Can Student Legal Services provide representation in immigration matters?
Many visiting foreign student scholars desire to remain in the United States beyond the period of their student visas. Others encounter legal problems while studying in the United States that have an impact on their visa status. Because immigration law is highly specialized, Student Legal Services does not provide representation for students seeking to change and/or protect their visa status. Questions regarding visa problems should be directed to a private attorney specializing in immigration and naturalization law.
Visa allocations are based on a series of preference categories which extend priority to close relatives of citizens and foreign nationals lawfully admitted for permanent residence, to persons skilled in the professions, arts or sciences, to needed skilled and unskilled laborers and to certain refugees. The immigrant visa category for “professionals” and persons with exceptional ability in arts and sciences is called Third Preference. Before an employer can “sponsor” a worker in one of these categories, the employer must usually obtain a determination from the U.S. Department of Labor that no U.S. workers are qualified and available for that type of position. Universities must certify that a foreign national is the “best qualified” applicant when filling a teaching level position. Because this process is lengthy and complex, it is advisable that an immigration attorney be consulted as soon as the possibility of U.S. employment arises.
Whatever the type of your visa, to remain in the United States legally it is imperative that you follow all requirements pertaining to that visa.
Foreign students should also seek immediate legal advice if they are arrested for any criminal offense. Federal law makes any “alien” deportable who has been convicted of a crime involving moral turpitude committed within five years after entry into the United States and who is sentenced to confinement for a year or more. In addition, an “alien” is deportable if, at any time after entry, he or she is convicted of two crimes involving moral turpitude but not arising out of a single scheme of criminal misconduct. Deportation may occur after two convictions regardless of whether the individual was sentenced to confinement and regardless of whether the two convictions resulted from a single trial.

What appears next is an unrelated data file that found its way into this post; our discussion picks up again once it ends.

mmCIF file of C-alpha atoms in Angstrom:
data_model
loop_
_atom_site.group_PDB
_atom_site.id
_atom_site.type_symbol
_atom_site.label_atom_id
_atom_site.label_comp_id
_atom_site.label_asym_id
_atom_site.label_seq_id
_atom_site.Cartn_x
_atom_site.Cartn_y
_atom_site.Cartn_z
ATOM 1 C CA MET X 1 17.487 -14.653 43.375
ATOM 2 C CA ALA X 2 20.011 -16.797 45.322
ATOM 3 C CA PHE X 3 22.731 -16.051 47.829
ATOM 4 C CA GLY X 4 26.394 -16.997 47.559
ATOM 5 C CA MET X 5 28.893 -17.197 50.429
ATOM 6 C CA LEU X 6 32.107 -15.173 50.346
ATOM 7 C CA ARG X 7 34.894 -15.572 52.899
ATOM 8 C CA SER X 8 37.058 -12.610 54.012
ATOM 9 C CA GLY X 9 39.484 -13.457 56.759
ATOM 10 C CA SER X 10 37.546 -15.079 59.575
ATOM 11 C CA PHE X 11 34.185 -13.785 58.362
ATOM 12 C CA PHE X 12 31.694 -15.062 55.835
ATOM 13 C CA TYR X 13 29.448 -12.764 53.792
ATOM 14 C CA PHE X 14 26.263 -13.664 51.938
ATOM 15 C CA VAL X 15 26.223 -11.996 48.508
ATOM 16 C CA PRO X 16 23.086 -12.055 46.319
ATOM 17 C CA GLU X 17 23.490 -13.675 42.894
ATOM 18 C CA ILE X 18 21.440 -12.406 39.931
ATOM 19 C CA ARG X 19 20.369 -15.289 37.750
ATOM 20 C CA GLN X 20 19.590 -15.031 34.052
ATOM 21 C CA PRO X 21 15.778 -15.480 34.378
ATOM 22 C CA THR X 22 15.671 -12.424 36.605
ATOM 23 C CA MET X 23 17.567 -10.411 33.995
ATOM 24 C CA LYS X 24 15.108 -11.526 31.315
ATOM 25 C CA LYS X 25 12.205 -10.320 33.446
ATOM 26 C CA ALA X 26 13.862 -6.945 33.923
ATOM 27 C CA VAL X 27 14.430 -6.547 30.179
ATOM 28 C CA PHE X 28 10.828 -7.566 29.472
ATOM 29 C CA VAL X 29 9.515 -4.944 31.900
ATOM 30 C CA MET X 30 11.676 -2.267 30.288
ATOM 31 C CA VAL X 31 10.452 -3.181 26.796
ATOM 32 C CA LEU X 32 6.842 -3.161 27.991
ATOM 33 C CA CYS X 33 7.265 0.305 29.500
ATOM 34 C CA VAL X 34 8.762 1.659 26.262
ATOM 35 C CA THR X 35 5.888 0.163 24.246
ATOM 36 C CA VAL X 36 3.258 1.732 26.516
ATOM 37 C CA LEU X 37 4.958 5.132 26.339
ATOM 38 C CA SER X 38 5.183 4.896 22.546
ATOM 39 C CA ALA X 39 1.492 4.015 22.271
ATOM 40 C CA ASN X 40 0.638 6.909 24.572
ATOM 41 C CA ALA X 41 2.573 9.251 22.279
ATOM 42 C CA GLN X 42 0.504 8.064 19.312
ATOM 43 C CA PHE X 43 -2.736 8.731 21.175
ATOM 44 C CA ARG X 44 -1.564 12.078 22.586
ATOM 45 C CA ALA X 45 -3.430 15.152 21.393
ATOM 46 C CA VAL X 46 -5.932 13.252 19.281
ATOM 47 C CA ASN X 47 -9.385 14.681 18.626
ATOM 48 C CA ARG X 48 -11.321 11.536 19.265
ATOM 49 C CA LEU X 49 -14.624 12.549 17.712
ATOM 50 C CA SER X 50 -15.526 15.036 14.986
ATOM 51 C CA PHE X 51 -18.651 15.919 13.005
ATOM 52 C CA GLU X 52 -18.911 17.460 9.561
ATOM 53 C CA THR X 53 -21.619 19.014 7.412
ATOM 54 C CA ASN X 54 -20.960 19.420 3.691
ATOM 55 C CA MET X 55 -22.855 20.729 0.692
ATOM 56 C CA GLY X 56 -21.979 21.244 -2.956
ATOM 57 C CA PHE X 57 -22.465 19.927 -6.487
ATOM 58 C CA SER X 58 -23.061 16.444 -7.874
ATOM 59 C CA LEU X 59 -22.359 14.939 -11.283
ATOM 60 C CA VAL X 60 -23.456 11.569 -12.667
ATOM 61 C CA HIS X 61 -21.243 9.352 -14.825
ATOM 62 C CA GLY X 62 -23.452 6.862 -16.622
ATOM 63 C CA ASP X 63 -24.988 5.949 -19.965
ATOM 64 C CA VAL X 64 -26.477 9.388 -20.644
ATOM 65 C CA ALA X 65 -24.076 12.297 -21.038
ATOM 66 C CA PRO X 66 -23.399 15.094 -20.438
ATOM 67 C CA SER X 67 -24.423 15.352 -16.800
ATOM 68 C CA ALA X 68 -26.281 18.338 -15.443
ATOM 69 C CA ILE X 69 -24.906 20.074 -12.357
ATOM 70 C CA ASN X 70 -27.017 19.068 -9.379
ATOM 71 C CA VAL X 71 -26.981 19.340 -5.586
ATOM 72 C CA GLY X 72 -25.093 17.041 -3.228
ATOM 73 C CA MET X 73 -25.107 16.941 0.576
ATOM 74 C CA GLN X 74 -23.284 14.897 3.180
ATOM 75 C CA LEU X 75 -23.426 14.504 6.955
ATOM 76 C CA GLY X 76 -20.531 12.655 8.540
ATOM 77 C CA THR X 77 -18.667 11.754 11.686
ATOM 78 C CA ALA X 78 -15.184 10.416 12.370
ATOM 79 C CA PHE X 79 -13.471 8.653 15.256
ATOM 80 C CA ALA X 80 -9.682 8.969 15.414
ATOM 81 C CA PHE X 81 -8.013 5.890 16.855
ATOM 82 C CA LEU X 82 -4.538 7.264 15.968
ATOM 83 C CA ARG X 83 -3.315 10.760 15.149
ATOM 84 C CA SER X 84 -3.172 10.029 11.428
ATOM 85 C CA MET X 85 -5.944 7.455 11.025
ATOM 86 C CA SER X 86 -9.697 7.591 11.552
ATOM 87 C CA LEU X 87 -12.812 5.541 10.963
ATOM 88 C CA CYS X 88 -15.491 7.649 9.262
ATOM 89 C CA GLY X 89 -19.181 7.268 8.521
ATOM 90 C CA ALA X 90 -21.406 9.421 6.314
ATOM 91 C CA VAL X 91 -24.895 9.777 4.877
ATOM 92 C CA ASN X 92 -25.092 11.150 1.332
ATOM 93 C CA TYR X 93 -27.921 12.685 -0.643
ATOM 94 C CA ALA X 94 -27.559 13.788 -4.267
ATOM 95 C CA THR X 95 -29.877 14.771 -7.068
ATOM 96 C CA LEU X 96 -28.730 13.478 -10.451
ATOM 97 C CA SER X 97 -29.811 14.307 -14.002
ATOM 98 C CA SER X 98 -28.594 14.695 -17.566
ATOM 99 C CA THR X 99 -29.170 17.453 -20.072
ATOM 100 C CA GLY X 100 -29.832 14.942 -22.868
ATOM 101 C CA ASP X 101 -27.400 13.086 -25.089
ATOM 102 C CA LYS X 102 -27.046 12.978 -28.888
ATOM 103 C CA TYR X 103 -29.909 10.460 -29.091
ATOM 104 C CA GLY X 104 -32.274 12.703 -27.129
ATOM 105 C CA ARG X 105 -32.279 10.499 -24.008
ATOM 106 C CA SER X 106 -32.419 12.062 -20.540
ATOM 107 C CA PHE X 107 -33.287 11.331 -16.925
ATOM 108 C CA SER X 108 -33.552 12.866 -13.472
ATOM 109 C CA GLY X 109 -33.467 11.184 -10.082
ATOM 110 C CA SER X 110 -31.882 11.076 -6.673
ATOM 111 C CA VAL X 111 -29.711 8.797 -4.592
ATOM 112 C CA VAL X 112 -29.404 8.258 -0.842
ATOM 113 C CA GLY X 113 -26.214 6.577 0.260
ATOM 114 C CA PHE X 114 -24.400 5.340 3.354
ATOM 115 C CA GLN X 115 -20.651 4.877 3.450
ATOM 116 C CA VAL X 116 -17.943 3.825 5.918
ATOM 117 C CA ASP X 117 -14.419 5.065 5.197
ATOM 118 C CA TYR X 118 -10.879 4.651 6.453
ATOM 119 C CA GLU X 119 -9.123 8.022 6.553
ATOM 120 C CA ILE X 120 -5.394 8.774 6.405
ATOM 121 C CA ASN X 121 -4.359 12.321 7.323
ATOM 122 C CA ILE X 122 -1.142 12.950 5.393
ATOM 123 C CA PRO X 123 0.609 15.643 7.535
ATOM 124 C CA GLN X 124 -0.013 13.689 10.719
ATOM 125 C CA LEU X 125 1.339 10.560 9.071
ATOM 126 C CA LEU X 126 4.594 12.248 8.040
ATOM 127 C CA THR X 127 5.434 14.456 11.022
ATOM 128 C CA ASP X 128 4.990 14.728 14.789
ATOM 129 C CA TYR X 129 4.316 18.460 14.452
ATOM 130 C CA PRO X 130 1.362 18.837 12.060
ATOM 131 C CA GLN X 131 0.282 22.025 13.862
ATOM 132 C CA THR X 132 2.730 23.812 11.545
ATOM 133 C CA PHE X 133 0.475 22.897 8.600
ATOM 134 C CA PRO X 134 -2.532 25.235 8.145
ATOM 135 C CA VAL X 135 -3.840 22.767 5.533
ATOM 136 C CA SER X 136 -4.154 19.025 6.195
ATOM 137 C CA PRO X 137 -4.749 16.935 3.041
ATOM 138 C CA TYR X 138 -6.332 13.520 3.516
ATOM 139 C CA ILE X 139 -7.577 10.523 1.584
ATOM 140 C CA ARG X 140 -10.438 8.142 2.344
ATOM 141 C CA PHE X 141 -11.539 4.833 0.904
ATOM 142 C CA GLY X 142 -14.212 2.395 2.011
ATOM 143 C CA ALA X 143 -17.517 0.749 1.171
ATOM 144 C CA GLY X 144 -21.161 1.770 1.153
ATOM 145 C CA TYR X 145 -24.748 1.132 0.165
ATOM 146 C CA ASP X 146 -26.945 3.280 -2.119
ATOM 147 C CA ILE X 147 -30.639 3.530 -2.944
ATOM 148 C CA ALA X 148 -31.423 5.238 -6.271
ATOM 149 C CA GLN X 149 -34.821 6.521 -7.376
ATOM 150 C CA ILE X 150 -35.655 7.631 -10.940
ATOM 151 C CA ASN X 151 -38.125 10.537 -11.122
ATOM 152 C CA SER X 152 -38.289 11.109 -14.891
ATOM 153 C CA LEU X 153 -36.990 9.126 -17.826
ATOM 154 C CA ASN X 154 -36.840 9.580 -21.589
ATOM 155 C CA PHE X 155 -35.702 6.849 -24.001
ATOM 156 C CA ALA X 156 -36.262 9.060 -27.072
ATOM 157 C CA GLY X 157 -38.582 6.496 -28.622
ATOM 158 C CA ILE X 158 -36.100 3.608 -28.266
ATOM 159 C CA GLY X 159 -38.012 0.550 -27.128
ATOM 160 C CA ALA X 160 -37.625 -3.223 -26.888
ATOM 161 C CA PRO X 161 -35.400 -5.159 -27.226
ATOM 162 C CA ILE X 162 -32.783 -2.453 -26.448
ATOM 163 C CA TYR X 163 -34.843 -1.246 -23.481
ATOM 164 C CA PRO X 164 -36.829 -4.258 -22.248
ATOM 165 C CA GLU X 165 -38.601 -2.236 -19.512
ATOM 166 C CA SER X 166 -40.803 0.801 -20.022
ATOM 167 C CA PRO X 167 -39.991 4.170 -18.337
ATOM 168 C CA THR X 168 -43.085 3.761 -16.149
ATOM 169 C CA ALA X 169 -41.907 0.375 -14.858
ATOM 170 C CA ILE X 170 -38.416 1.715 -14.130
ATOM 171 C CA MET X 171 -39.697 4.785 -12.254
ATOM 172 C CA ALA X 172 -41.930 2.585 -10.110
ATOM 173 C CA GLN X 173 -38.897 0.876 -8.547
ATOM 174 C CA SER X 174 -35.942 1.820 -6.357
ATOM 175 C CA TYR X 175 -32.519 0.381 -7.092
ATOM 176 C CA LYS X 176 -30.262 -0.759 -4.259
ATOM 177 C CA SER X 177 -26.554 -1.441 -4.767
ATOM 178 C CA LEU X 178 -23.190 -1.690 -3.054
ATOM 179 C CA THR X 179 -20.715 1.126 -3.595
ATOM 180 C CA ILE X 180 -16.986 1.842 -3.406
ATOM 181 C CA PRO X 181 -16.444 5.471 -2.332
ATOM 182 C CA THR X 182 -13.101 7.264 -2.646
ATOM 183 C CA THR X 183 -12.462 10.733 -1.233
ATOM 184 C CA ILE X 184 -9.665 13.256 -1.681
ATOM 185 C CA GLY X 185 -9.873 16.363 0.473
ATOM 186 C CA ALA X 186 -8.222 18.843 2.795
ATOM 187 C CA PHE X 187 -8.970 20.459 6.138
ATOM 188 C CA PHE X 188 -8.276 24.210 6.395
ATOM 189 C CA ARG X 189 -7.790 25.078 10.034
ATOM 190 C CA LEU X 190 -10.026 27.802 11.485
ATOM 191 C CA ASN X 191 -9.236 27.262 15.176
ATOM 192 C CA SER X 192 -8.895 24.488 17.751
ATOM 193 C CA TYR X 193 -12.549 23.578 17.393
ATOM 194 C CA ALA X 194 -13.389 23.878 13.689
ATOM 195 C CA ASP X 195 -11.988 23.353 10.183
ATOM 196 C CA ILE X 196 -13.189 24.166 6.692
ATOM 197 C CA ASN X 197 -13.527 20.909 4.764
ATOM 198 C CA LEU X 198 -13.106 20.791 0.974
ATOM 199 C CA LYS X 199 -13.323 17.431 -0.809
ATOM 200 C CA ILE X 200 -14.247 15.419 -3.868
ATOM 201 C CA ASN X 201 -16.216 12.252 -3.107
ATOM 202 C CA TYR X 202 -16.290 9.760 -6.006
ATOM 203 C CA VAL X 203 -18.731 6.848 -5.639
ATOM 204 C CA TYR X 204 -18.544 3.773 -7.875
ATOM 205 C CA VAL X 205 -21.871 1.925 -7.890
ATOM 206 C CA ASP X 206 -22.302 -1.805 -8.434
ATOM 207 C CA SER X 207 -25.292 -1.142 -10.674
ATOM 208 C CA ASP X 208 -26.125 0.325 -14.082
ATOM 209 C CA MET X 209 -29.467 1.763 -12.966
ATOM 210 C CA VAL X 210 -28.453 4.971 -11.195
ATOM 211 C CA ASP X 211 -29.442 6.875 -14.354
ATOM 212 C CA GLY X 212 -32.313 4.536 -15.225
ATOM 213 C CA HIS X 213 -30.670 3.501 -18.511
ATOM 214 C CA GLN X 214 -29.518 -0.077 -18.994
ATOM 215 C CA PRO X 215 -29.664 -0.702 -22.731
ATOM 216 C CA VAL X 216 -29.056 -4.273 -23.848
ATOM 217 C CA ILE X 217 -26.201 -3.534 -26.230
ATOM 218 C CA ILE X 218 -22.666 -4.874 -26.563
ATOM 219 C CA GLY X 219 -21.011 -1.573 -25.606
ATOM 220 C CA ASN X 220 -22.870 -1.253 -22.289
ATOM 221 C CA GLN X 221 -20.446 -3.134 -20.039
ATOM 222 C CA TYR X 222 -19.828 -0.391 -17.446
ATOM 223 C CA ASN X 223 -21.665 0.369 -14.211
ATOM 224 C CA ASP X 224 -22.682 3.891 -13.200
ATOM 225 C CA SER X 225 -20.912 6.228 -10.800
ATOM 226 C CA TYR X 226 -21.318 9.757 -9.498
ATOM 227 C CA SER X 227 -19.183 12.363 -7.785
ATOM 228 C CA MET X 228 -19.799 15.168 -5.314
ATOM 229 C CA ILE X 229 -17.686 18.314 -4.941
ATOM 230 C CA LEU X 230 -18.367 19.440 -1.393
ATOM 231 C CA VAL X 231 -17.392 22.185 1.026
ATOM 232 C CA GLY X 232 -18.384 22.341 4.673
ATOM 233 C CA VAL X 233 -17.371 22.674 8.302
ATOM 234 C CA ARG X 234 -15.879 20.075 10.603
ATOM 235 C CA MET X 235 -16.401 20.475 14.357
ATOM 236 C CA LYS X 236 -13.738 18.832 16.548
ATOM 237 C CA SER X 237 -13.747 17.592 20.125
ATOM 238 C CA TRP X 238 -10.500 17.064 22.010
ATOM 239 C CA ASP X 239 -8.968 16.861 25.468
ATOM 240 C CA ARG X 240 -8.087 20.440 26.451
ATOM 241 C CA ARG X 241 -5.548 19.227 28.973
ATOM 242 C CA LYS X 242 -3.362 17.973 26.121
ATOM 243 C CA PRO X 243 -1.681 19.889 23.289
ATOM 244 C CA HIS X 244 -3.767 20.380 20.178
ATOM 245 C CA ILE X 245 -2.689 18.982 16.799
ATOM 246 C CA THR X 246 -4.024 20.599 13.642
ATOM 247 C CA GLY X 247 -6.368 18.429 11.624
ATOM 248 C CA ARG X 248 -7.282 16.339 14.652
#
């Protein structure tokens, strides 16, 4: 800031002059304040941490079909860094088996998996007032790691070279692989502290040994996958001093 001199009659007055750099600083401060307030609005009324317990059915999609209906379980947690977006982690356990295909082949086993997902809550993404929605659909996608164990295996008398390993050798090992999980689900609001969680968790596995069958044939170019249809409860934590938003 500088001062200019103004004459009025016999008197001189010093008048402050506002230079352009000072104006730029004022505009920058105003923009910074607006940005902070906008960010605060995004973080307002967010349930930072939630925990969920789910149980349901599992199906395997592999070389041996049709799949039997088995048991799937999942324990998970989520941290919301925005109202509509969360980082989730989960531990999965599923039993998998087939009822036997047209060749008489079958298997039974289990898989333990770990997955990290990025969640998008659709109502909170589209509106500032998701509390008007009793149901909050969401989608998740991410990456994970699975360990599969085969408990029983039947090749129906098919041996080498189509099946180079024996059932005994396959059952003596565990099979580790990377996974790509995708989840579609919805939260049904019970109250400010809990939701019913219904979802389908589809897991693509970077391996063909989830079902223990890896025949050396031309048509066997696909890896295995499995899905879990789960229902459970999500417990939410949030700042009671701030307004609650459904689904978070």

Which crimes qualify as a crime of “moral turpitude” is based on the particular crime with which the alien is charged. Convictions which may trigger immigration consequences include visa fraud and false statements, perjury, marriage fraud, smuggling, harboring aliens or encouraging their illegal entry, failure to maintain lawful non-immigrant status, aggravated felonies, weapons violations where the weapons are automatic, semiautomatic, or sawed-off shotguns, and prostitution. For any convictions of Section 101 of the Controlled Substance Act (21 U.S.C. 802) and the Anti-Drug Abuse Act of 1988 (8 U.S.C. 1101(a)(43) one is subject to deportation. It is possible in certain circumstances to apply for a discretionary waiver of the deportable or excludable criminal offense.
Crimes not only may trigger deportation but can also stand as a bar to naturalization. A foreign national seeking future citizenship must demonstrate that he or she has had “good moral character” for five years preceding his or her application to petition for naturalization.
- ACLU Know Your Rights Pamphlet
- U.S. Citizenship & Immigration Services
- U.S. Immigration Support
- Department of Homeland Security
- U.S. Department of State
Verified June 2011